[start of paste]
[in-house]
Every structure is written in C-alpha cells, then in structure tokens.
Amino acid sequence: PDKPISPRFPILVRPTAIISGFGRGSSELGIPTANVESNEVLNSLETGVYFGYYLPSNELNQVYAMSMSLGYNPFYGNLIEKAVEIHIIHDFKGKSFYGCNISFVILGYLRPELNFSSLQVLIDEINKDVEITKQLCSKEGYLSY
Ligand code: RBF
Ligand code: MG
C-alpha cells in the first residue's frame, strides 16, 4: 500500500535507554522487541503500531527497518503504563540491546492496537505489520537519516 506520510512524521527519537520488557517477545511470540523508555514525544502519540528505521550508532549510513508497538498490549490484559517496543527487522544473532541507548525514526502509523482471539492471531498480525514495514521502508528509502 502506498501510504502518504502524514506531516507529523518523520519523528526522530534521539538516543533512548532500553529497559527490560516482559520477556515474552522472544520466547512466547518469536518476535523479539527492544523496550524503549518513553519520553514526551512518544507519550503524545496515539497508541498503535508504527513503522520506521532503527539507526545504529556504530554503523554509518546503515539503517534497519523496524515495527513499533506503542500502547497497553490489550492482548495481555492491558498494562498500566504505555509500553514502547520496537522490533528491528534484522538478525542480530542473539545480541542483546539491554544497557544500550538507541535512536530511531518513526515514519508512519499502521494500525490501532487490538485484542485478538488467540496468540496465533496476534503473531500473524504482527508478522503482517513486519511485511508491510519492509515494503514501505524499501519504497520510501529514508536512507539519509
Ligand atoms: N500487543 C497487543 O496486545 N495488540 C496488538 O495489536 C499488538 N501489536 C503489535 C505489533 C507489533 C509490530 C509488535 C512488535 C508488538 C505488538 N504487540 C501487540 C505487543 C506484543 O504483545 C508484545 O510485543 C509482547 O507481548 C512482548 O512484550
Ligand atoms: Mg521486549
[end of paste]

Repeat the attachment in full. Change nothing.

[in-house]
Every structure is written in C-alpha cells, then in structure tokens.
Amino acid sequence: PDKPISPRFPILVRPTAIISGFGRGSSELGIPTANVESNEVLNSLETGVYFGYYLPSNELNQVYAMSMSLGYNPFYGNLIEKAVEIHIIHDFKGKSFYGCNISFVILGYLRPELNFSSLQVLIDEINKDVEITKQLCSKEGYLSY
Ligand code: RBF
Ligand code: MG
C-alpha cells in the first residue's frame, strides 16, 4: 500500500535507554522487541503500531527497518503504563540491546492496537505489520537519516 506520510512524521527519537520488557517477545511470540523508555514525544502519540528505521550508532549510513508497538498490549490484559517496543527487522544473532541507548525514526502509523482471539492471531498480525514495514521502508528509502 502506498501510504502518504502524514506531516507529523518523520519523528526522530534521539538516543533512548532500553529497559527490560516482559520477556515474552522472544520466547512466547518469536518476535523479539527492544523496550524503549518513553519520553514526551512518544507519550503524545496515539497508541498503535508504527513503522520506521532503527539507526545504529556504530554503523554509518546503515539503517534497519523496524515495527513499533506503542500502547497497553490489550492482548495481555492491558498494562498500566504505555509500553514502547520496537522490533528491528534484522538478525542480530542473539545480541542483546539491554544497557544500550538507541535512536530511531518513526515514519508512519499502521494500525490501532487490538485484542485478538488467540496468540496465533496476534503473531500473524504482527508478522503482517513486519511485511508491510519492509515494503514501505524499501519504497520510501529514508536512507539519509
Ligand atoms: N500487543 C497487543 O496486545 N495488540 C496488538 O495489536 C499488538 N501489536 C503489535 C505489533 C507489533 C509490530 C509488535 C512488535 C508488538 C505488538 N504487540 C501487540 C505487543 C506484543 O504483545 C508484545 O510485543 C509482547 O507481548 C512482548 O512484550
Ligand atoms: Mg521486549